Venezuelans hit by cooking gas shortages look to forests for firewood

Venezuelans hit by cooking gas shortages look to forests for firewood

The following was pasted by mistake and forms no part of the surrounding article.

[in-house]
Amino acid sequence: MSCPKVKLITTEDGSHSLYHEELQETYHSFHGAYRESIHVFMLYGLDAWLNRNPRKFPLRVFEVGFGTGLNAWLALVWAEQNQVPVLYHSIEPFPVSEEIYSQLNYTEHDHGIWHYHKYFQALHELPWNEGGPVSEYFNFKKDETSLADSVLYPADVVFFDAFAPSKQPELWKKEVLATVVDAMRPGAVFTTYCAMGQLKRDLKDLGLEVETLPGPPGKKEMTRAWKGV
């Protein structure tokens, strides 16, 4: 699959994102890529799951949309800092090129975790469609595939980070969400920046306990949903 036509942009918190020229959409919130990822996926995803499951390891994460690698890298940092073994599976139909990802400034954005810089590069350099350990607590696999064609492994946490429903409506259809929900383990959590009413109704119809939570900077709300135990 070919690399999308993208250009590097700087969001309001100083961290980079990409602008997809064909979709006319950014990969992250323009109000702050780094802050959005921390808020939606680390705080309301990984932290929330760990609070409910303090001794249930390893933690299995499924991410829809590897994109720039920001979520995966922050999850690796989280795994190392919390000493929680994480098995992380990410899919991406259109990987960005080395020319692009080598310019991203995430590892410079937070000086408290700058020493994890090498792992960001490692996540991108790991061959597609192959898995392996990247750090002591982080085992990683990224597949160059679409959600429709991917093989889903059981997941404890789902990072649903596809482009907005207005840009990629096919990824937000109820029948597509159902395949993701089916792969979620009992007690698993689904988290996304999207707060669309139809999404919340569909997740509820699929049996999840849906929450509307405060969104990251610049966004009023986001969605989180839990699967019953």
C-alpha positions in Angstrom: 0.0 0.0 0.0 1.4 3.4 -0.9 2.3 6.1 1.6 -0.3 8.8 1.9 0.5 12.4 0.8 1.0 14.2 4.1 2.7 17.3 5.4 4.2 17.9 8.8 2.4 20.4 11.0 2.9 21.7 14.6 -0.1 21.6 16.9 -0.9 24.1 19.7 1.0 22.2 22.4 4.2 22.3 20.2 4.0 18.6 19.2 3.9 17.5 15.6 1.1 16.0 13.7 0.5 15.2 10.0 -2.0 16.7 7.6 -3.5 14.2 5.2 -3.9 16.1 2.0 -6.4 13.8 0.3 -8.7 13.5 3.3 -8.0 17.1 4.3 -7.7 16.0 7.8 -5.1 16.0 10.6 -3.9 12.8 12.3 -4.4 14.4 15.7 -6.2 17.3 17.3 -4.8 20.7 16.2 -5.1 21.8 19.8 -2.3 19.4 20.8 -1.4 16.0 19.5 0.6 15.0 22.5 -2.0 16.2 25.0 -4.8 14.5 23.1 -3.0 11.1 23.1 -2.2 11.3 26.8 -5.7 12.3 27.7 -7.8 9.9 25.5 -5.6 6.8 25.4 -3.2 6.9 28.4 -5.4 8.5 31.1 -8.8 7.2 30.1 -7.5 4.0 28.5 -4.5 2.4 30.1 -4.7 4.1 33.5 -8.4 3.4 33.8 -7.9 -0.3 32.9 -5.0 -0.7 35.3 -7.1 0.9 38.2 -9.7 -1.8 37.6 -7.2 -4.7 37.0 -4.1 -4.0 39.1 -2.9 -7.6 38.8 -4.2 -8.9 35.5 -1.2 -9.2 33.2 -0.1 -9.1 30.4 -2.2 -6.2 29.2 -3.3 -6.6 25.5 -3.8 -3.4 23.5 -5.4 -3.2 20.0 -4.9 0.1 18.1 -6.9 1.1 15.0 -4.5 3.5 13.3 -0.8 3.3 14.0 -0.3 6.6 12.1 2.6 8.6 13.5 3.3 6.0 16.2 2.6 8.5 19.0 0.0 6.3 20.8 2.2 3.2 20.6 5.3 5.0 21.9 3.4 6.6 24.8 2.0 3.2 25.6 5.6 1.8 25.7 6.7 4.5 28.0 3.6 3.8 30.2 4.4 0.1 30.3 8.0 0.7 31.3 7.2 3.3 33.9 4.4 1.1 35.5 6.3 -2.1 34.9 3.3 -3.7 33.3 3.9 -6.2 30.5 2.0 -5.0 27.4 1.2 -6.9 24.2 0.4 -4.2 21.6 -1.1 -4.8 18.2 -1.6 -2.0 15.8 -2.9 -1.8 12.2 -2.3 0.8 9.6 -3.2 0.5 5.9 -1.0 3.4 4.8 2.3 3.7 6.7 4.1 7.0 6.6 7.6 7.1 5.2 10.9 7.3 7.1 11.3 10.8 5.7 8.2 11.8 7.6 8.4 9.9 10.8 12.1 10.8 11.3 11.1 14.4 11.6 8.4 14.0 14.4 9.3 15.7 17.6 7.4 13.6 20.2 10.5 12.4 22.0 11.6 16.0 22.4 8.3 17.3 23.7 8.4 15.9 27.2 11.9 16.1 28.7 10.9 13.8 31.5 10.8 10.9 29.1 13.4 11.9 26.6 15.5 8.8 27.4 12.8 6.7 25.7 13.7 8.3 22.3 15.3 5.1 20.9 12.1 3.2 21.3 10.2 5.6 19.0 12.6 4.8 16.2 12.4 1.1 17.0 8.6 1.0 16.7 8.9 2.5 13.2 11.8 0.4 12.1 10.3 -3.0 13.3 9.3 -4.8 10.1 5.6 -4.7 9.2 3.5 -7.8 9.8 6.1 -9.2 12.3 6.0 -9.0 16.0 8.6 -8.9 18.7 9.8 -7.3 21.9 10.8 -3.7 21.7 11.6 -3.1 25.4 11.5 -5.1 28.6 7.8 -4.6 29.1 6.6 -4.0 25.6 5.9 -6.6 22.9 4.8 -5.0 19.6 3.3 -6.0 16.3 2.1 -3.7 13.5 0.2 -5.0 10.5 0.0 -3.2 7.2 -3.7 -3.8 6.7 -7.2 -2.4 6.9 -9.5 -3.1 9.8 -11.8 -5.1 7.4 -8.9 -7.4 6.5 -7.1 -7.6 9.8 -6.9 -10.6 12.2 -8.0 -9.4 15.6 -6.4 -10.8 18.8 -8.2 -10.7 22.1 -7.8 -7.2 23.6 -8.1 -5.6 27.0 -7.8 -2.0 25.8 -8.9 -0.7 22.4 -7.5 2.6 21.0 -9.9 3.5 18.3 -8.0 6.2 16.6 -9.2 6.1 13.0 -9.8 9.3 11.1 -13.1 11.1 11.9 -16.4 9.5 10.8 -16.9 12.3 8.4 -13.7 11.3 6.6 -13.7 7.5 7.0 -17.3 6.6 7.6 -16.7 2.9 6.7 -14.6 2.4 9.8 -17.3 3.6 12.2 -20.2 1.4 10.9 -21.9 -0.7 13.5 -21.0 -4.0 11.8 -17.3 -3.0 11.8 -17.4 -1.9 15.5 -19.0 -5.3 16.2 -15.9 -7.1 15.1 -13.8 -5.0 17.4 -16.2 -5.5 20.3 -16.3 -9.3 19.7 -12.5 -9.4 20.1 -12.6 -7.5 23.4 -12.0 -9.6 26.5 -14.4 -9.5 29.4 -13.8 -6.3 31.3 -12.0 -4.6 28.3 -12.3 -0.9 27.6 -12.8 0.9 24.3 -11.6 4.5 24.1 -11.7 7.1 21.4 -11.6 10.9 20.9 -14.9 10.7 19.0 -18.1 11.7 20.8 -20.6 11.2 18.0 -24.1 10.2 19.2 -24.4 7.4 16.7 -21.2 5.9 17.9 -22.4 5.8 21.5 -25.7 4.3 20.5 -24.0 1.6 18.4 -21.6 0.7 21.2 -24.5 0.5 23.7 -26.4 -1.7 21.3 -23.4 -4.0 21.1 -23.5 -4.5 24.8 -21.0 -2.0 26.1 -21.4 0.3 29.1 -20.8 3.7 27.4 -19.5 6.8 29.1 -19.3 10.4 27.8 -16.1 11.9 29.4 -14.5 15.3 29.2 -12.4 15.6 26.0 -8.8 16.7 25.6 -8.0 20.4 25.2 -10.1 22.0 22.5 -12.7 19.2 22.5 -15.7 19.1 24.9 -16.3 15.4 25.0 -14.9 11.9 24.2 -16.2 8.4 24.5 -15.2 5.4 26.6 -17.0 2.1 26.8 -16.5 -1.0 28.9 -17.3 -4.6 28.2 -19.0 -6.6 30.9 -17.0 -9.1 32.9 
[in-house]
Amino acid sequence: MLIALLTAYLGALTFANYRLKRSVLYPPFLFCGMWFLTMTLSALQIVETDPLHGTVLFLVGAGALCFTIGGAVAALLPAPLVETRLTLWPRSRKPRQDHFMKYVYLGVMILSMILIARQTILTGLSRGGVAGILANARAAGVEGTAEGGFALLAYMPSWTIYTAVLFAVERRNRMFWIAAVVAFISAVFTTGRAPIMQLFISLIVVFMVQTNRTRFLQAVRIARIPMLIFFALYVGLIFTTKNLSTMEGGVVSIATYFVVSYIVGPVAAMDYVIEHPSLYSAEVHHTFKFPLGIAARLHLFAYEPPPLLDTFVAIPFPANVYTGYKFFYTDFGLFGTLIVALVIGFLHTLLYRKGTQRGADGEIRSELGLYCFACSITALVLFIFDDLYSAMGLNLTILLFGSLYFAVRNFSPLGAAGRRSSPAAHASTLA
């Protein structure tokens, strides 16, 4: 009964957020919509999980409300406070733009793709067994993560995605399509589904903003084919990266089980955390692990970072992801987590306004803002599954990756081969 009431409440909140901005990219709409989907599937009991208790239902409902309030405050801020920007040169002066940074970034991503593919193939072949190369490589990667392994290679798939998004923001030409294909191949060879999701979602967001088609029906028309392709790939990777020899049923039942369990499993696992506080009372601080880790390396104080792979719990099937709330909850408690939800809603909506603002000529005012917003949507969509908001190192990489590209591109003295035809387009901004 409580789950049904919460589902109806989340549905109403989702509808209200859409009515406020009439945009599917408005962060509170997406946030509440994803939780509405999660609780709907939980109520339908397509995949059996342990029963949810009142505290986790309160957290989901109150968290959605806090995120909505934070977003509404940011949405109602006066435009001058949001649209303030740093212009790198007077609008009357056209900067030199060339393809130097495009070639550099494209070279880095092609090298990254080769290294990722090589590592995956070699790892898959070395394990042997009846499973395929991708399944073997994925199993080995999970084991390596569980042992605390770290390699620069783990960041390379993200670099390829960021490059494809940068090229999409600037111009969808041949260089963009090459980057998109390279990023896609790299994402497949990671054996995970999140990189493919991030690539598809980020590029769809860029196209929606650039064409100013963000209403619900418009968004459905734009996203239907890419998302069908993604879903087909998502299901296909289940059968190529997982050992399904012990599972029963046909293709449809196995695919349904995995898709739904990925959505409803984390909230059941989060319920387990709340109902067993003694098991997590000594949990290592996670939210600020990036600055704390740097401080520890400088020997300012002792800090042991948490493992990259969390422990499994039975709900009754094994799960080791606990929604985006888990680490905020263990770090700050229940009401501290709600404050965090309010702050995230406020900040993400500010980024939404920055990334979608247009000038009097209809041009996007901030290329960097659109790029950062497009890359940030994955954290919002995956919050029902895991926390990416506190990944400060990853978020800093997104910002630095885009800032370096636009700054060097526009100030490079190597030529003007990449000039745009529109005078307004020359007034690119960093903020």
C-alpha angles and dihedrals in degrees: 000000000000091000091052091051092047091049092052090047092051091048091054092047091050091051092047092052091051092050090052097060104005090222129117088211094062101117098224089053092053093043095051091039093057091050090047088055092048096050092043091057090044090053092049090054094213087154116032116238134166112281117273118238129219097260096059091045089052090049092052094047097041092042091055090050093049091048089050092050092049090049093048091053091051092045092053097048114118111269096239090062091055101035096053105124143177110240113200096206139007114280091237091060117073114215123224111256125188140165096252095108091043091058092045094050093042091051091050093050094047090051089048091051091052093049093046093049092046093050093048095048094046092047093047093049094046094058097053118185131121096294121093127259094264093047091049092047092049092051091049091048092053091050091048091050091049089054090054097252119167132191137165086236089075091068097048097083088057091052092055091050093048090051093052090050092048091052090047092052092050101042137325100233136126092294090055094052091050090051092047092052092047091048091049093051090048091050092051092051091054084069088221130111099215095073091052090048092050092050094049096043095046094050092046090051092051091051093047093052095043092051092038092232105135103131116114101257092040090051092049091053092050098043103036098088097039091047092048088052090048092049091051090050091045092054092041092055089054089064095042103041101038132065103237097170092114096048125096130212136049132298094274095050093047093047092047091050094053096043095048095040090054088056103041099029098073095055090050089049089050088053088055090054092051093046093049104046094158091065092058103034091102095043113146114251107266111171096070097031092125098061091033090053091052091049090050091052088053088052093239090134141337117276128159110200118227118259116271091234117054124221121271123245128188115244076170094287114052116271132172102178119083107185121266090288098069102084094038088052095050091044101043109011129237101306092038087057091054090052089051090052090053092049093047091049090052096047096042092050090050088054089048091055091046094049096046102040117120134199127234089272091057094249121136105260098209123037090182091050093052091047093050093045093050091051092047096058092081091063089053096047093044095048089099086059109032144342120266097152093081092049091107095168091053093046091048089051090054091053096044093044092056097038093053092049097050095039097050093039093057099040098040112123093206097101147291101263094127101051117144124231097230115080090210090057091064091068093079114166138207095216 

A one-minute audio clip made the rounds on Venezuelan Twitter last year, in which a state official being interviewed on a radio show tells citizens that, because of ongoing national shortages, they should pick and choose when to cook with gas. “Save it to make pasta, rice and those things,” said Dante Rivas, protector of Nueva Esparta state. “When you go to make beans or some other grain, you are going to do it with firewood.” The backlash to his comments was so strong because many Venezuelans had already been cooking exclusively with firewood for years, having given up on finding a consistent source of propane for their stoves and ovens. Firewood and charcoal have become a part of life for millions of Venezuelans across the country, especially in small towns and rural areas where access to gas is even scarcer than it is in cities. Yet as firewood becomes a domestic staple, some conservationists are expressing concern about what impact it might be having on the country’s forests. “The Venezuelan state is not able to provide its citizens with basic services,” said Bram Ebus, an investigator for international policy think tank Crisis Group. “Therefore, the country’s most marginalized populations are condemned to destroying their natural surroundings as they try to cope with multiple crises.” Gas canisters stacked up in the state of Miranda, Venezuela. Image via Twitter, Gobierno de Miranda More than 80% of Venezuelan families rely on propane gas, according to the Venezuelan Observatory of Public Services. The…This article was originally published on Mongabay

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